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China Changes

China Changes

In an action viewed as a serious escalation of bilateral tensions, President Joe Biden has issued a long-anticipated executive order limiting certain U.S. investments in China. 

When implemented, the order will require companies to notify the U.S. government of investments in some industry sectors, while prohibiting U.S. investments in others. Its goal is to prevent U.S. companies from financing Chinese technology sectors that could have military uses, particularly in quantum computing, advanced semiconductors and artificial intelligence. 

This action marks the first time the U.S. has broadly limited outbound investment flows. China responded angrily, with a spokesperson calling it “blatant economic coercion and technological bullying.”

The Treasury Department will be responsible for further delineating and enforcing the order, which begins with a 45-day comment period before draft regulations are published. 

With many details left to federal regulators, businesses are expected to actively seek to shape the final rule, with its implementation not expected until the end of this year or into 2024.

Some on Capitol Hill have criticized the order as being too narrow in scope and limited in impact. Congress may attempt to enact stronger restrictions via pending or future legislation.

In the current political environment, competition to protect U.S. national security virtually ensures these rules will be lasting and may be expanded over time.

By the Numbers


News organizations are pushing to include more solutions-oriented reporting in their coverage.

In partnership with Solutions Journalism Network (SJN), for example, CBS News is training news leaders at 14 of its local stations – including big markets like New York, Los Angeles and Chicago. CBS News also created an innovation lab for journalists in different markets to work together on solutions-oriented stories.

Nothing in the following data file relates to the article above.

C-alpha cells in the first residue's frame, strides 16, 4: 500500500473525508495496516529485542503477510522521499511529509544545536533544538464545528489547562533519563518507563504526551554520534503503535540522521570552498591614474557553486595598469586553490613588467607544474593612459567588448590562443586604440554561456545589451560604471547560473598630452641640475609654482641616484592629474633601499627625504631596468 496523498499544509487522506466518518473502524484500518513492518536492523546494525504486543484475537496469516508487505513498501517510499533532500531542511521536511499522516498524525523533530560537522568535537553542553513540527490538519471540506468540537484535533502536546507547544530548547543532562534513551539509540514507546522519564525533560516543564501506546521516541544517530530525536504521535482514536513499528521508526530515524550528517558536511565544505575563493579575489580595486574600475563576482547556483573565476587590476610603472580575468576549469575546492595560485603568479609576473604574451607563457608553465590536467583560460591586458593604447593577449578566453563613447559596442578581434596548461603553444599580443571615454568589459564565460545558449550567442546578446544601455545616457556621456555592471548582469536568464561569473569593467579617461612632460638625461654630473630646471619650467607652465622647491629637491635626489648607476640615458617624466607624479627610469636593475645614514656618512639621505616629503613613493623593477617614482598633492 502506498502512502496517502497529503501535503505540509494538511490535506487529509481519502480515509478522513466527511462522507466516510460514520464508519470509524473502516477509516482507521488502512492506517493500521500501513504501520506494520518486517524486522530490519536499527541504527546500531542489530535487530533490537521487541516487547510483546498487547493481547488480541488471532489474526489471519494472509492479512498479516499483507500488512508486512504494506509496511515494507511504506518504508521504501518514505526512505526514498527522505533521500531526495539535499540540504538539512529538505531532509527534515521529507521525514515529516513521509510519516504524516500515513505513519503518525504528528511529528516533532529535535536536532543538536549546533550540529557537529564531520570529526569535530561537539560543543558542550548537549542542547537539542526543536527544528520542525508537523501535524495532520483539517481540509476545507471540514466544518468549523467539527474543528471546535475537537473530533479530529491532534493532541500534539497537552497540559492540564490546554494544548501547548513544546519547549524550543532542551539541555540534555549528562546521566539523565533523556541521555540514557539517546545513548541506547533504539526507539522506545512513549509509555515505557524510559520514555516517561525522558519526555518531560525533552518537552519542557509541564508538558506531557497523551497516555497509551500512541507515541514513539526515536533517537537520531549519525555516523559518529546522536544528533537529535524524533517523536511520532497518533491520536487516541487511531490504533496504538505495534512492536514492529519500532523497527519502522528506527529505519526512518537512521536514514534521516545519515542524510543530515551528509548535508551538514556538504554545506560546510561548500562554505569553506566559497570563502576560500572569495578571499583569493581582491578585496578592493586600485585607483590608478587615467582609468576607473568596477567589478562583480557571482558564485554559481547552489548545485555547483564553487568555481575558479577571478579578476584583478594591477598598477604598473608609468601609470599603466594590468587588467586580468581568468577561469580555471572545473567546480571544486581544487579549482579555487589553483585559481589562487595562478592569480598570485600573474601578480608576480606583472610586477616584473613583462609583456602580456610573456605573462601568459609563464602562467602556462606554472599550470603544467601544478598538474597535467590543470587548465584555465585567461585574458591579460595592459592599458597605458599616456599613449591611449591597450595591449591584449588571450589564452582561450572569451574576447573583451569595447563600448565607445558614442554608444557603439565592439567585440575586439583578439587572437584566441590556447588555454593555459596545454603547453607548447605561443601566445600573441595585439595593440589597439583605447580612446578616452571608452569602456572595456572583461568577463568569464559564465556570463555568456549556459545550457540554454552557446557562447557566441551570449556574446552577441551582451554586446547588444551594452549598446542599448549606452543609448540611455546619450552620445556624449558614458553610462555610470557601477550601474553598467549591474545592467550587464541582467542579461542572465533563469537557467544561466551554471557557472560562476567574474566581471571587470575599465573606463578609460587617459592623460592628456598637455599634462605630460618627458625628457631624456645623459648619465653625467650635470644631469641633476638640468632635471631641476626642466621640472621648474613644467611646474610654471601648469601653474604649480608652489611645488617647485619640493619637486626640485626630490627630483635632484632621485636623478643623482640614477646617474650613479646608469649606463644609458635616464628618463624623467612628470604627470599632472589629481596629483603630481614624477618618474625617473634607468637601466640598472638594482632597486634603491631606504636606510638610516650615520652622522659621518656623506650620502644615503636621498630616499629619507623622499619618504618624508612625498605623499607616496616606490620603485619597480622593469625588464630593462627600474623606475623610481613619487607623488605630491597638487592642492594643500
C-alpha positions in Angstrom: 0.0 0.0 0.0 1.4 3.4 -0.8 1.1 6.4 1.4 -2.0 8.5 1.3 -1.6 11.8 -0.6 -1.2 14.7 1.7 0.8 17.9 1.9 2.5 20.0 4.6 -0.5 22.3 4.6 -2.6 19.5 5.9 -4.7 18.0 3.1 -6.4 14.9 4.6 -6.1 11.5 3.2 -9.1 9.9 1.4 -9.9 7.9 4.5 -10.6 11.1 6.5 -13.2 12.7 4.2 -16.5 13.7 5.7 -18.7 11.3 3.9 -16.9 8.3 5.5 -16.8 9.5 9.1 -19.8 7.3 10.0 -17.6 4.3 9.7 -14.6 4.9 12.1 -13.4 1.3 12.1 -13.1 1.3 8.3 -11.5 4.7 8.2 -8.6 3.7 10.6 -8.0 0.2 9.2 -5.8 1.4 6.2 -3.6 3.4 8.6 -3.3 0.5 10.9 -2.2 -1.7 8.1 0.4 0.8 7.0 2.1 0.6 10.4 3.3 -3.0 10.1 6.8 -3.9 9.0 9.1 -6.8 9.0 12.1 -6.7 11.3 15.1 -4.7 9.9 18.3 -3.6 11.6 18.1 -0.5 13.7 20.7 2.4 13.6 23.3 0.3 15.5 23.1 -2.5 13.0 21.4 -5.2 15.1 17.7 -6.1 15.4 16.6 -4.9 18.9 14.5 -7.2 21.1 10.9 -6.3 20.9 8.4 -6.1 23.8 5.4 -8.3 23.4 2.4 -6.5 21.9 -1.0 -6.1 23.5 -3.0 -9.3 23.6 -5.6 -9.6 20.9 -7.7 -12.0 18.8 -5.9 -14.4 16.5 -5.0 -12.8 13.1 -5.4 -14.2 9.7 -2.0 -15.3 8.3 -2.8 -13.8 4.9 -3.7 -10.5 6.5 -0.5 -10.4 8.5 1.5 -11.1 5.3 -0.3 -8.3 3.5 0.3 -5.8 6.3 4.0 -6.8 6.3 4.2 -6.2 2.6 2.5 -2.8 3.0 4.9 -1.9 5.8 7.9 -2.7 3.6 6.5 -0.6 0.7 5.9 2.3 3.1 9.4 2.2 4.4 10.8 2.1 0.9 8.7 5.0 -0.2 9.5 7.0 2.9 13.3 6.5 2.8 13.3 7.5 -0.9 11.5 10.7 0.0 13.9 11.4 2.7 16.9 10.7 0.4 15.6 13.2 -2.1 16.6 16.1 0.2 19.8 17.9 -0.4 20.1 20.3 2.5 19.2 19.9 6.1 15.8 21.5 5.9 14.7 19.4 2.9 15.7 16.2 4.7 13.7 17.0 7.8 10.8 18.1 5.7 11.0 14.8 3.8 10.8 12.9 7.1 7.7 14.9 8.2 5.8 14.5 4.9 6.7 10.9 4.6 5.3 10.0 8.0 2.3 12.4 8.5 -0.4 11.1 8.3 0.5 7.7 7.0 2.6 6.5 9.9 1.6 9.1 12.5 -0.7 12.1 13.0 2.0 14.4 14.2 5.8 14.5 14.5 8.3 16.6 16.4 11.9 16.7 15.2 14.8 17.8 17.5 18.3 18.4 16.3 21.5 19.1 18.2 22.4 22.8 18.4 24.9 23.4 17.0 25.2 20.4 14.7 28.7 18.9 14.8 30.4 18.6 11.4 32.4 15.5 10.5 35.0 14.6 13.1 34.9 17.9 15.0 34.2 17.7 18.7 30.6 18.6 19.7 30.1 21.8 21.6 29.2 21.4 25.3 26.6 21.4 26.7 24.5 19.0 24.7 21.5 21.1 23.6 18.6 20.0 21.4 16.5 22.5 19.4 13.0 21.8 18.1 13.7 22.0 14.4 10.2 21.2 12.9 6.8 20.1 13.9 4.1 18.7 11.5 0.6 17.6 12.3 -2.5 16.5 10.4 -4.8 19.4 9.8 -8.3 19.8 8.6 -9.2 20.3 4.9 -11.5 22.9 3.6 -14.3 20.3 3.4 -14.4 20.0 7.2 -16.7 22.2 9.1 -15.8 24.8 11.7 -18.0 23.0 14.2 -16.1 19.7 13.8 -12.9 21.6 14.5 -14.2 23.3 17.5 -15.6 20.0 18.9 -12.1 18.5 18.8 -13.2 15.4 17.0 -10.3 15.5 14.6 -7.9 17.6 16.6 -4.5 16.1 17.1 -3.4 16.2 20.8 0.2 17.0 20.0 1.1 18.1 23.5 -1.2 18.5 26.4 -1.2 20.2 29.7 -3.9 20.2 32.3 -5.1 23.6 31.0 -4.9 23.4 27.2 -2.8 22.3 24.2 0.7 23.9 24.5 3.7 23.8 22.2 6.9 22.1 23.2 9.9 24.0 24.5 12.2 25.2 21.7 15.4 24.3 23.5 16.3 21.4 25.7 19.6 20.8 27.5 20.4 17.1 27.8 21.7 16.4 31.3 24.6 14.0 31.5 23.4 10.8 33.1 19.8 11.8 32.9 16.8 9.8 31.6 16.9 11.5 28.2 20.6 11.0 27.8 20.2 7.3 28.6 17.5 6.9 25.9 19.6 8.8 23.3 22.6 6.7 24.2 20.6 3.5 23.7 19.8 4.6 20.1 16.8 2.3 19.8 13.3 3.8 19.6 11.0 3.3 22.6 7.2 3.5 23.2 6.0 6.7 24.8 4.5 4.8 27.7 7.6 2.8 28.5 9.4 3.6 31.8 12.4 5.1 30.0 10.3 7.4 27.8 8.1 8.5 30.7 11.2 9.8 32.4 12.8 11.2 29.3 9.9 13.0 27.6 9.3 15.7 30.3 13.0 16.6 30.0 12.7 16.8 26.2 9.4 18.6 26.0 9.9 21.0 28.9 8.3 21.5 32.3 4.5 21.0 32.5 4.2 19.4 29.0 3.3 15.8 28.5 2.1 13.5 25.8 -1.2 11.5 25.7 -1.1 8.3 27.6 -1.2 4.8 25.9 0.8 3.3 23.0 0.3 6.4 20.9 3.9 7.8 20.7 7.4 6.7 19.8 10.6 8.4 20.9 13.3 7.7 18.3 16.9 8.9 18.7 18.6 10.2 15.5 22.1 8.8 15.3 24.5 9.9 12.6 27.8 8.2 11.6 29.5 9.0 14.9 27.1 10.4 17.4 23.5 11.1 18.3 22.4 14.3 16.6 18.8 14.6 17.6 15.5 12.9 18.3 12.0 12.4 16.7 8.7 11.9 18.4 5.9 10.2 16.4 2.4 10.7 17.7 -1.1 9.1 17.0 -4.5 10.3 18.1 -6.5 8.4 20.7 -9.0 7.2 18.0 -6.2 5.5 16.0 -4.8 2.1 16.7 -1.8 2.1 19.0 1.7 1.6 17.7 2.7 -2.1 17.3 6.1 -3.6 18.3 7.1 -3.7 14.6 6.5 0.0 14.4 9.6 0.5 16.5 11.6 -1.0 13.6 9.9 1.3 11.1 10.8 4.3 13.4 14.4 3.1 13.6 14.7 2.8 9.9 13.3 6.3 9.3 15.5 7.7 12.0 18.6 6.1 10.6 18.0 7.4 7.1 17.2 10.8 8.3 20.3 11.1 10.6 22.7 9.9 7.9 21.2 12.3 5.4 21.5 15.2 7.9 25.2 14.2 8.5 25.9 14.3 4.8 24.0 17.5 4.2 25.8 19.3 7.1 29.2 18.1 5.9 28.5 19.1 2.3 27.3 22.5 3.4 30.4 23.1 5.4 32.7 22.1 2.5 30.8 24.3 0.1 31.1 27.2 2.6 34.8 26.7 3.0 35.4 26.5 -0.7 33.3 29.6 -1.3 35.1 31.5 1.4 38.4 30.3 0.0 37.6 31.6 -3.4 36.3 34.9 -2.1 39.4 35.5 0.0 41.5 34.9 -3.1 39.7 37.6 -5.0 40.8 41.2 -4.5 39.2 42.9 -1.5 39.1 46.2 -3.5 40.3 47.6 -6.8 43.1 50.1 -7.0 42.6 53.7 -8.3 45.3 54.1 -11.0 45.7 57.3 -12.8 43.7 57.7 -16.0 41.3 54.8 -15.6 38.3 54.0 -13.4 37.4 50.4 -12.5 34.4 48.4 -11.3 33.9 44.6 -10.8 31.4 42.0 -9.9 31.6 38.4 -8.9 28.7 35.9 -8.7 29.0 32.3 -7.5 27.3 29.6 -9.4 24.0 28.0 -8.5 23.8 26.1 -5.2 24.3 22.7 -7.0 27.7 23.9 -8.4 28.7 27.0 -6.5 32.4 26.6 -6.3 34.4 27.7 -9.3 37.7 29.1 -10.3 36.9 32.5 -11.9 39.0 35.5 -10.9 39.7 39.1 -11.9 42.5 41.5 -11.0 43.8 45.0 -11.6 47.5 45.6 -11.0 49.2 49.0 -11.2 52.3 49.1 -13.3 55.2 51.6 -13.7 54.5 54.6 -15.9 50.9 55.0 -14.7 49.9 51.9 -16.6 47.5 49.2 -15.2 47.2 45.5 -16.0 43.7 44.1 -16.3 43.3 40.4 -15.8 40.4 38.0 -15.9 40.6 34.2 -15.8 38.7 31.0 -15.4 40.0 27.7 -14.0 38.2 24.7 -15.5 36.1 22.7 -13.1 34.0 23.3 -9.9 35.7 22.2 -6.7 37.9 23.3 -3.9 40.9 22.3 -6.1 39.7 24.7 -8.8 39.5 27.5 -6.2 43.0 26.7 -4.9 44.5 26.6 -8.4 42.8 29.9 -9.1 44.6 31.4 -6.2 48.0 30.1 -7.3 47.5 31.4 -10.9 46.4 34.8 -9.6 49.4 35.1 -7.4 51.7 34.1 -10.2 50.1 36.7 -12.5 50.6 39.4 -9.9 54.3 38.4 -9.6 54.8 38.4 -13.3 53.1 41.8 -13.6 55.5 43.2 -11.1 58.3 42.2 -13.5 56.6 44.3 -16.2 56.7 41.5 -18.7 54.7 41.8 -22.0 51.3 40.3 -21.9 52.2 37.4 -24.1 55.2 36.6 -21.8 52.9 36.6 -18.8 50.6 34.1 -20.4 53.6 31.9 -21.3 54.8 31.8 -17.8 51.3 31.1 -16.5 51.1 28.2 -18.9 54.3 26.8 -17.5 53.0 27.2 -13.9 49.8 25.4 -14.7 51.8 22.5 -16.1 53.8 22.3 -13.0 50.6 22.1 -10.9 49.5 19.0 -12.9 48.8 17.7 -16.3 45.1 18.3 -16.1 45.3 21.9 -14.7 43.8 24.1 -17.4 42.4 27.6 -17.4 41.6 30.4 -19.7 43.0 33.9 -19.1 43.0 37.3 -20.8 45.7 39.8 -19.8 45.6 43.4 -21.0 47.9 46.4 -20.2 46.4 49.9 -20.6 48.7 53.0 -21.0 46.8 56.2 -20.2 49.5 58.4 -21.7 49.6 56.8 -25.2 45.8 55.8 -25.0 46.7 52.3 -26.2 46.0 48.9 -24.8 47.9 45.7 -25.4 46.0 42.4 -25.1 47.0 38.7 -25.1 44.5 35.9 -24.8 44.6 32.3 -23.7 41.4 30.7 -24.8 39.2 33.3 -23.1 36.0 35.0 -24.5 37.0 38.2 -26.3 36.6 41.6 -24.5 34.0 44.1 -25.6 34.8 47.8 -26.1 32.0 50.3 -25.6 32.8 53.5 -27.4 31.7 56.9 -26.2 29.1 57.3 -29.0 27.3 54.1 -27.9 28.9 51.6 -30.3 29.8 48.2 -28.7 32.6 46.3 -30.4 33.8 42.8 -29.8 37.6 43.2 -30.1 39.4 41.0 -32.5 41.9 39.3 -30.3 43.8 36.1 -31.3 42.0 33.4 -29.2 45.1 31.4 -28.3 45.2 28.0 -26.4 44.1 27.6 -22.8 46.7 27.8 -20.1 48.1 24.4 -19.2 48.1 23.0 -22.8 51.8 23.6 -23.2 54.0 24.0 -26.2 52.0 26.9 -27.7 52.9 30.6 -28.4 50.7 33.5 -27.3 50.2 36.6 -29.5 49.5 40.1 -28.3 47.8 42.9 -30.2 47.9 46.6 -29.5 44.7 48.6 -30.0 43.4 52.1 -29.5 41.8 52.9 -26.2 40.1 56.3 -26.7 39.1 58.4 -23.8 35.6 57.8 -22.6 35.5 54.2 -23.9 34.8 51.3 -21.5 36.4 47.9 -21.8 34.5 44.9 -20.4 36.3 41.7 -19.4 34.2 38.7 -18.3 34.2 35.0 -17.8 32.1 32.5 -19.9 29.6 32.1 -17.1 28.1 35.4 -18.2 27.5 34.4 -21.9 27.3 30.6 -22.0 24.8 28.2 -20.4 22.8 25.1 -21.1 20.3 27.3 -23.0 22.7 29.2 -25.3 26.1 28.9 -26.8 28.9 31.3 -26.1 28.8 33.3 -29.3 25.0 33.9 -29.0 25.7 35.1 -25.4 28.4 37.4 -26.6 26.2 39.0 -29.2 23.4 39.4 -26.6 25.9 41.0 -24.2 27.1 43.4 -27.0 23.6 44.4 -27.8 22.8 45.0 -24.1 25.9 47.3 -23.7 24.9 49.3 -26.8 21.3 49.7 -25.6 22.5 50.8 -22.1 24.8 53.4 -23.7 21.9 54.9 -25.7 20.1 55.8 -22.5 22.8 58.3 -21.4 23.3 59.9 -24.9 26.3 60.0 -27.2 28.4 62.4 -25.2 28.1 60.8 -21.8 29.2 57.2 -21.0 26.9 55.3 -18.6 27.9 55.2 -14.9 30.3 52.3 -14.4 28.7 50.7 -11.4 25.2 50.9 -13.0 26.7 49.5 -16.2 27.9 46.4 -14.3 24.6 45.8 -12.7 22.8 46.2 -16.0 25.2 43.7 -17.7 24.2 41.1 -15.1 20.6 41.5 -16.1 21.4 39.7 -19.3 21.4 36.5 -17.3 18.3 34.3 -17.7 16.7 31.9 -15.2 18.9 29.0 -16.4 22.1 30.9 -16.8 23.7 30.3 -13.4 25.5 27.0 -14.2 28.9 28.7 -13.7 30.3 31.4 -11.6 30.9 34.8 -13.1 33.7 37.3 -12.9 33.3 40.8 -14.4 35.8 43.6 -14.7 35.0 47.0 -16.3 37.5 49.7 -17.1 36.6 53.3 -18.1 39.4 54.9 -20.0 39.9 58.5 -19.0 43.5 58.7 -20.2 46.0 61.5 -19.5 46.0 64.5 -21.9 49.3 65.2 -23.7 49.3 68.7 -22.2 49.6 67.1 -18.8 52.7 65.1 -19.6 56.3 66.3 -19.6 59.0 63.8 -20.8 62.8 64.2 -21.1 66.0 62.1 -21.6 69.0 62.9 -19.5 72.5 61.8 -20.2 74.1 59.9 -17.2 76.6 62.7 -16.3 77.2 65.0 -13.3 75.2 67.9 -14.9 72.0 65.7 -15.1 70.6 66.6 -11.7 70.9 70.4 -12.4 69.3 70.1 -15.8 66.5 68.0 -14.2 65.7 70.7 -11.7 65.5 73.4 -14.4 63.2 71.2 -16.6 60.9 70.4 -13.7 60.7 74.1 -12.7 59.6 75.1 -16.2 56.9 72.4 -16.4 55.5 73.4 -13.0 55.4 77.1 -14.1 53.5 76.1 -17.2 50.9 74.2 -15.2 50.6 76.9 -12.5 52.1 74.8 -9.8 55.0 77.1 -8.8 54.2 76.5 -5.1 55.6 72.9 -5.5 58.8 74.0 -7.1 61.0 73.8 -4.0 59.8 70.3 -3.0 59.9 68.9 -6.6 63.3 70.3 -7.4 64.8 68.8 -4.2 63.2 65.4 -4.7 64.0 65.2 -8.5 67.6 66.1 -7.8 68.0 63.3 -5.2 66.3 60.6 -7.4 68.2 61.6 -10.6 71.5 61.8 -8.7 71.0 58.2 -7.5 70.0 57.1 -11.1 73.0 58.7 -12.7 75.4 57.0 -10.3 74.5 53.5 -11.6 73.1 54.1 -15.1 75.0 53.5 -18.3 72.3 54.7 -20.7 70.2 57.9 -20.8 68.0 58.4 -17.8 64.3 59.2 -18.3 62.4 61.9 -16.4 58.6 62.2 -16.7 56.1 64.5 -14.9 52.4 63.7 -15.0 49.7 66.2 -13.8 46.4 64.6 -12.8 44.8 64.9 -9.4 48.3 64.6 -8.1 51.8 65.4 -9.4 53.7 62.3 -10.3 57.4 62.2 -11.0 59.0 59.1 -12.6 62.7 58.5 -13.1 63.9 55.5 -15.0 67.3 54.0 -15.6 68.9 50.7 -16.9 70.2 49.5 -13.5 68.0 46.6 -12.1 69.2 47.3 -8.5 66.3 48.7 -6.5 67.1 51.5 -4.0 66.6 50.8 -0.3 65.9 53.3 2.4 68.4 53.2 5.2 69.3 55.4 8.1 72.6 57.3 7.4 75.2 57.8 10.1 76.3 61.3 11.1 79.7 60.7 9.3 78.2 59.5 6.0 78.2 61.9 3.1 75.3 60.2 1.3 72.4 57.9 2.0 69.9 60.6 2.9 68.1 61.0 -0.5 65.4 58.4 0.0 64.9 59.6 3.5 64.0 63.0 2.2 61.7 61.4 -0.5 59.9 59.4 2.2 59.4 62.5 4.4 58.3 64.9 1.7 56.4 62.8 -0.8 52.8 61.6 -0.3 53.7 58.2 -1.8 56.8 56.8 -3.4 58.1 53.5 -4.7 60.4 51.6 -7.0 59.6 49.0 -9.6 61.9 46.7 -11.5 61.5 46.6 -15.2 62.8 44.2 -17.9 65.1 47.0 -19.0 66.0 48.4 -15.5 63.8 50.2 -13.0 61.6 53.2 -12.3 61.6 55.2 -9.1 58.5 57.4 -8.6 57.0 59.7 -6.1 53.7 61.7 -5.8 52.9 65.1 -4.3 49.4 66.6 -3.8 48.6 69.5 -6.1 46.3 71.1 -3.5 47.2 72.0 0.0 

Our friends at FGS’ Health Media Insights newsletter explored this growing newsroom trend of solutions journalism in a previous issue. With more reporters and outlets focusing on solutions in their coverage, here are a few questions to consider if your organization wants to be included in these types of stories.

  • What problem are you addressing? A solutions story focuses on a response to a social problem and how that response has worked or why it hasn’t. Think outside of the box and try to offer up solutions to social problems that aren’t getting as much attention in the news. 

  • Are you able to share data? Solutions journalism is all about evidence, and what that evidence does or doesn’t tell us. This type of reporting often focuses on public policy, so consider sharing data or frontline perspective that could help a journalist analyze the success of government initiatives to address problems. 

  •  Has your solution faced challenges? Solutions stories often reveal a response’s shortcomings. Something that works well for one community may not work for others. Be prepared for reporters to point out limitations and be ready to speak about how you’ve overcome any obstacles.

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Retail Politics

Online conversations can move markets—and publicly traded companies are embracing new strategies to engage retail shareholders online like never before.

Digital retail shareholder engagement programs allow corporate communications professionals to better understand, reach and engage retail investors.

With strategic implementation and innovative deployments, companies can better define who their retail shareholders are and how they perceive the company and create more effective strategies for engagement. 

Digital retail investor engagement is a new frontier for corporate communications. It requires strategic implementation and innovation to make it successful. Here’s how to get started:

  1. Learn more about your retail shareholders and how they perceive you. Your retail shareholders are diverse and varied in their perception of your company. Without better intelligence about that perception, it may be difficult to effectively engage them.

  2. Leverage the growing ecosystem of technology, tools and data to better engage retail shareholders directly. Armed with insight on your retail shareholders, engaging them online requires a deep understanding of the tools and targeting available to you. Understanding where and what to leverage will make your program successful.

  3. Build a lasting community to be activated in normal course and contested situations. With the right intelligence and activation plan, publicly traded companies can develop lasting communities that provide increasing value from a growing retail shareholder base to more favorable outcomes in voting scenarios.

August 15, 2023
By Nedra Pickler and Irene Moskowitz
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